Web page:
After the work we did with our series of back and spinal exercises, we return to the topic with a simple, but important exercise for spinal health – Lateral Leg Lift. Anybody who tends to sit a lot will eventually experience problems and symptoms associated with prolonged sitting, like reduced spinal flexibility and fragile back muscles, resulting in bad posture and increased risk of spinal injury. Weak back muscles do not have the strength to properly carry your body while flexibility in your back is important for most daily activities and sports.
Increasing the strength and flexibility of the muscles surrounding the spine can only be accomplished over time and can be a very difficult or very easy task depending on your body type. Today’s exercise focuses on spinal lateral flexion. Mastering this particular movement will not only better your strength and flexibility, but also significantly lower the risk of injury, whether we are talking about back muscles or the spine itself in both everyday activities and athletic performance.
Before you start, take note that it’s important to pay close attention to the technique and precision in performing Lateral Leg Lift so that both adequate strength and the desired movement patterns (flexibility) are developed. Wrong execution will fail to produce wanted results and may even result in injury.
Also, If haven’t checked our full back & spine series of exercises, you can find them here:
- Exercises to improve your posture and bring relief to your back and spine;
- Exercises to improve flexibility and movement precision of your back and spine;
- Abdominal exercises for spinal and core movement and stabilization.
Exercise Lateral Leg Lift
The main movement here, spinal lateral flexion, involves bending the spine directly to the side. This movement requires a finely coordinated concurrent contraction of:
- muscles located in the front core, mainly the obliques and iliopsoas;
- muscles located on the side, like the quadratus lumborum; and
- muscles located on the back, including the erector spinae, semispinalis, and components of the deep posterior spinal group (as shown on the illustration above).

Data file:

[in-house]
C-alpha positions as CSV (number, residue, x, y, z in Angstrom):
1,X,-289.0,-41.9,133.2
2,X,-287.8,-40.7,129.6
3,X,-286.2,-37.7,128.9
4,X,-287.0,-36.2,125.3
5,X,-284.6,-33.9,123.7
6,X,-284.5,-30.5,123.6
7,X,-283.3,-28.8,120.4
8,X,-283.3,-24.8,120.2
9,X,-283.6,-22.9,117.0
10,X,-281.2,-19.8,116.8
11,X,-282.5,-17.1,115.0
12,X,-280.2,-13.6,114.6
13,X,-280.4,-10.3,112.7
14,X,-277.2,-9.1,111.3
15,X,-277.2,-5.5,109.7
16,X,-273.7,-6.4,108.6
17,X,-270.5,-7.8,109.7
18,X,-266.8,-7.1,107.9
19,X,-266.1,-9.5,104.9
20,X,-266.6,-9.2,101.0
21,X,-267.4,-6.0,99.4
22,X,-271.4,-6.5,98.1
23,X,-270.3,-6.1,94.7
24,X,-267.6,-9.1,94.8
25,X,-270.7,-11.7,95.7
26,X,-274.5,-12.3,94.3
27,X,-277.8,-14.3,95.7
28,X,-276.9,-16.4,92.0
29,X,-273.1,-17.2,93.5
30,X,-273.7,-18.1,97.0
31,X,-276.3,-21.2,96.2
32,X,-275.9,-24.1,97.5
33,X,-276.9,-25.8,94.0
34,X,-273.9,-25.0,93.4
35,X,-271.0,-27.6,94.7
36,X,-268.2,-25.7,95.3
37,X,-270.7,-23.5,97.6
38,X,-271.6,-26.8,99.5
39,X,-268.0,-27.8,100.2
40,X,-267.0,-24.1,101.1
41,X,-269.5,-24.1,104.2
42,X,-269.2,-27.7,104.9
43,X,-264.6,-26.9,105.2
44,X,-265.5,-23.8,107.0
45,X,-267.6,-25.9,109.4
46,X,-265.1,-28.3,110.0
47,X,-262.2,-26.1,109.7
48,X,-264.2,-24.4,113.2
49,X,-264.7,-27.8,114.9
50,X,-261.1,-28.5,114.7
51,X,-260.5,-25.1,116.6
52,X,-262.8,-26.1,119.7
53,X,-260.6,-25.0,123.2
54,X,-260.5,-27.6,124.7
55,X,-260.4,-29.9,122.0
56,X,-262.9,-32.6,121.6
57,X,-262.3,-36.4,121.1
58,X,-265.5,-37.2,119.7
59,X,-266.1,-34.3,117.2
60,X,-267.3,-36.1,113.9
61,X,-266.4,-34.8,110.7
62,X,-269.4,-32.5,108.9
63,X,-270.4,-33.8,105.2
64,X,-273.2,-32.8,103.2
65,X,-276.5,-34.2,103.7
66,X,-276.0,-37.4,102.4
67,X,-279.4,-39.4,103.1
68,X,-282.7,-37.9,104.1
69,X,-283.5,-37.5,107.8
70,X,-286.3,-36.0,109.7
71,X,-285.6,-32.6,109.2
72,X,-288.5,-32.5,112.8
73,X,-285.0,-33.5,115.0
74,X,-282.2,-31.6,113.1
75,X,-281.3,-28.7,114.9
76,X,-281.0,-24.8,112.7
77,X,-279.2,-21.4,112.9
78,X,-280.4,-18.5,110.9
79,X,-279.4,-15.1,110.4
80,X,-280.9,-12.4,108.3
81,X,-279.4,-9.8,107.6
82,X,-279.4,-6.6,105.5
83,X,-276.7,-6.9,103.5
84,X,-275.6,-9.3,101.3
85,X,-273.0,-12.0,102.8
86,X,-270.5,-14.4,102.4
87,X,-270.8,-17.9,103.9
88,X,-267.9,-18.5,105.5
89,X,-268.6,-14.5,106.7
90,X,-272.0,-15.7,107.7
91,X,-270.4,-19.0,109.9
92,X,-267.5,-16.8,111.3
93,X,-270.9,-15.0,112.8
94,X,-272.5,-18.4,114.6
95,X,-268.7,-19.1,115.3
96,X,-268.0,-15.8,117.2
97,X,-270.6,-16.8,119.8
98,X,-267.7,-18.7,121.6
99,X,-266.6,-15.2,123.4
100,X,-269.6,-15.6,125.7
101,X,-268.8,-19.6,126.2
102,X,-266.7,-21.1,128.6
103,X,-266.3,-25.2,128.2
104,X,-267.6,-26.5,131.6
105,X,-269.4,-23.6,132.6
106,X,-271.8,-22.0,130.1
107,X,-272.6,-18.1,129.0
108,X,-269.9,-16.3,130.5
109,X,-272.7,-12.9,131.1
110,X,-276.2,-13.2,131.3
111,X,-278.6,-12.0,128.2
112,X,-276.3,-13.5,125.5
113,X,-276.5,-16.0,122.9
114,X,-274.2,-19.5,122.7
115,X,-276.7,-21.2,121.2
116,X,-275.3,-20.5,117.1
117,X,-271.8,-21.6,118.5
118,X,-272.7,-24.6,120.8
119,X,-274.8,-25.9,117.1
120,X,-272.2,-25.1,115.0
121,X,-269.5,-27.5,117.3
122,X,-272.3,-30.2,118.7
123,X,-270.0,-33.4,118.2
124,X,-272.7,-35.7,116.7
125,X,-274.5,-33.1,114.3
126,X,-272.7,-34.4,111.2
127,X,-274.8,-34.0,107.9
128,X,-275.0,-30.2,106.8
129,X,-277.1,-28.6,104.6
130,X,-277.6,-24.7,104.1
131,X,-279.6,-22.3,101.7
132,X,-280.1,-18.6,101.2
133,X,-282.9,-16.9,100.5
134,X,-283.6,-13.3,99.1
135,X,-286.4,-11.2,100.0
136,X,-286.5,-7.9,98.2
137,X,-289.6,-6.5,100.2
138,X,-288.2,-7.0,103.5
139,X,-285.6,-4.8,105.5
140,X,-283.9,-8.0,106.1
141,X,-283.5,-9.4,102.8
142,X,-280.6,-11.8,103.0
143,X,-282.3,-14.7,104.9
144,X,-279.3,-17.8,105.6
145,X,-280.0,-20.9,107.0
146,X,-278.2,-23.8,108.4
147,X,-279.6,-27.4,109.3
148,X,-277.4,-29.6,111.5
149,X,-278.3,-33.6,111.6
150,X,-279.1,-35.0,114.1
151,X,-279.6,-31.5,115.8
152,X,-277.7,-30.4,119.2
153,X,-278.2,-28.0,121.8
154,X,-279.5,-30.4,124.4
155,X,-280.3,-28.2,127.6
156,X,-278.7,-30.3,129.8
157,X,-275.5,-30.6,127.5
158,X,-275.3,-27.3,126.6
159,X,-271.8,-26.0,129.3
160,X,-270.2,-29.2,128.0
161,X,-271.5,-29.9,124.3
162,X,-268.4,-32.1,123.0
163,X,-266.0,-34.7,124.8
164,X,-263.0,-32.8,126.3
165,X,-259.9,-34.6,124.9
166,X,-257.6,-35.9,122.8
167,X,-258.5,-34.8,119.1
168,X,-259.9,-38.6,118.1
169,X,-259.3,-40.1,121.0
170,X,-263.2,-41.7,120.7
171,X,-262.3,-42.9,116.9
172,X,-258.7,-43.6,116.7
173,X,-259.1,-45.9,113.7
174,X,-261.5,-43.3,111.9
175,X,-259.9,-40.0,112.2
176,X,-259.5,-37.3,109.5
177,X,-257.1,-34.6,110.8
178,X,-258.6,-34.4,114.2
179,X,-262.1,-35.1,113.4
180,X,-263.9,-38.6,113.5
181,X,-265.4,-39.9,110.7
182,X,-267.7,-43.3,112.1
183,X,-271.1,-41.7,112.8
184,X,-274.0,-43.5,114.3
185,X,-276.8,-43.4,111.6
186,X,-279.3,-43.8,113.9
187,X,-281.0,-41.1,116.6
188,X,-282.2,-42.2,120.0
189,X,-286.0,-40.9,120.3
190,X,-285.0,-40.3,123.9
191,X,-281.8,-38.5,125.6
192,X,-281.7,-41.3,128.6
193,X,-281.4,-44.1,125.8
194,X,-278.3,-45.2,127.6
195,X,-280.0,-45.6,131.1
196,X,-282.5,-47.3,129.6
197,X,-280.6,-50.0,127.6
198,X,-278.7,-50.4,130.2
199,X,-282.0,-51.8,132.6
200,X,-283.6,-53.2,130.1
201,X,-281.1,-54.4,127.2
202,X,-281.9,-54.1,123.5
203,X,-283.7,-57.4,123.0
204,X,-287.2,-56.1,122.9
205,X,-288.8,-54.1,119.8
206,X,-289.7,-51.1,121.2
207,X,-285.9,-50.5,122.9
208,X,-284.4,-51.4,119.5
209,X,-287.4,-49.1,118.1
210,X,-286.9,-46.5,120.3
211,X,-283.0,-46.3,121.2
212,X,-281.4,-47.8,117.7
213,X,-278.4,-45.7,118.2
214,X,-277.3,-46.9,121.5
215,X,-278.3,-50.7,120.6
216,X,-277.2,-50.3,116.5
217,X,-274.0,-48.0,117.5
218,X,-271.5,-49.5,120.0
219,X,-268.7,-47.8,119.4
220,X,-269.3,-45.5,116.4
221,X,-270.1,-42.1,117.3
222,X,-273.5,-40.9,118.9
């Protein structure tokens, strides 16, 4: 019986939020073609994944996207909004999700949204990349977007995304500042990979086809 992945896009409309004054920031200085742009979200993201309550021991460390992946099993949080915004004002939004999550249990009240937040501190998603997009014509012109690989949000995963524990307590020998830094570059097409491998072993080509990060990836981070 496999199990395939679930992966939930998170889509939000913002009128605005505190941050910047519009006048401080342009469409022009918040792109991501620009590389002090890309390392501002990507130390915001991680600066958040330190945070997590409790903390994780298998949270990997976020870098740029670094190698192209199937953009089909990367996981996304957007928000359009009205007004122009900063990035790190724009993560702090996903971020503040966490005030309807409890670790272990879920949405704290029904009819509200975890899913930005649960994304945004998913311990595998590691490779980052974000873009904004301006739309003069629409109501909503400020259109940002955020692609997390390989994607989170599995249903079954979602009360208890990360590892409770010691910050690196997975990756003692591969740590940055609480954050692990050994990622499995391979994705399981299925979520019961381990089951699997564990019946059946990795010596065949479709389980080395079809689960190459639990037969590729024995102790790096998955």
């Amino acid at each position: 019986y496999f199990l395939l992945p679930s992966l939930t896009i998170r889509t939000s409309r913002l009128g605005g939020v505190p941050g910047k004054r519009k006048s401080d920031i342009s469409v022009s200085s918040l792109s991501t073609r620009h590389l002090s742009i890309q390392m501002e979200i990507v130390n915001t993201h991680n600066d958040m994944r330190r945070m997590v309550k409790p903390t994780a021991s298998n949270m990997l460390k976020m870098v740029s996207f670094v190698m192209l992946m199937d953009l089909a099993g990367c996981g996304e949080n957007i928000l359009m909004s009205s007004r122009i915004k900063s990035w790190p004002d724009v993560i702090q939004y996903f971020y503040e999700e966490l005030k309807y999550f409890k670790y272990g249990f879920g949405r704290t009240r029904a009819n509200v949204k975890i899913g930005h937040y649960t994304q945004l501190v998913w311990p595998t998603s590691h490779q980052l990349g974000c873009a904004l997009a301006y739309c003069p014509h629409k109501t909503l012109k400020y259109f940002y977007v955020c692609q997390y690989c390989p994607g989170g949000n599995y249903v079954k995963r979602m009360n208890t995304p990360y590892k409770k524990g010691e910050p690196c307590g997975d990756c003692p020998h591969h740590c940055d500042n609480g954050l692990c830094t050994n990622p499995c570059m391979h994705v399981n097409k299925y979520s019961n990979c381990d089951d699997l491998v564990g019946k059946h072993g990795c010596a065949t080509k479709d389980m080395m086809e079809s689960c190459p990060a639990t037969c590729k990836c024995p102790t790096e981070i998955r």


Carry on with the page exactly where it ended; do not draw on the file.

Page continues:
Initial position. We start by lying on one side, with the bottom arm and both legs straight and in line with the body. Your head should rest on the lower arm. The top arm is bent, with the palm on the mat in front of you and the fingers pointing towards the head. Now:
- Breathing out, raise both legs (as if there were one unit) just above the mat, and then continue lifting them higher by laterally flexing the spine;
- Breathing in, lower the legs to the same point above the mat (make sure you don’t touch the mat). Repeat the sequence 10 times then lower the legs to the initial position. Now lie back on the other arm and perform the same sequence on the opposite side.
Make Sure To:
- During step 2, keep moving your legs as one unit by using the hip adductors to pull the bottom leg up against the top leg, while the hip abductors of the top leg raise the top leg. The knee extensors should keep both knees straight while the plantar flexors keep your feet and toes pointed;
- In the beginning focus on the movement occurring at the hip joints while your torso stays stationary, with the waist lifted off the mat. Then, to lift the legs higher, emphasize activating the lateral flexors of the spine by bringing the side of the pelvis closer to the rib cage on the upper side of the body while the legs reach up toward the ceiling. During this step, the waist will lower toward the mat as the spine laterally flexes and the pelvis laterally tilts;
- The hips must remain stacked, with the top hip bone vertically above the lower hip bone. You should avoid rocking backward or forward as your legs move;
- To better achieve the correct form and movement, imagine yourself as an archer’s bow being pulled tight. As the legs arc up toward the ceiling, they create a bow shape together with the torso.
Although this exercise will tone up your hip adductors and abductors, the primary purpose here is to strengthen the lateral flexors of the spine and develop essential skills for spinal and core stability.
If you maintain the optimal form during the exercise, the obliques do most of the work, with the back muscles activating just sufficiently to keep the torso from flexing forward. However, a common mistake is overusing the back muscles, causing the lower back to arch. In such cases, allow the feet to come forward slightly, and emphasize pulling the abdominal wall inward so the body is in a slight banana shape when viewed from the top to facilitate a better use of the obliques.
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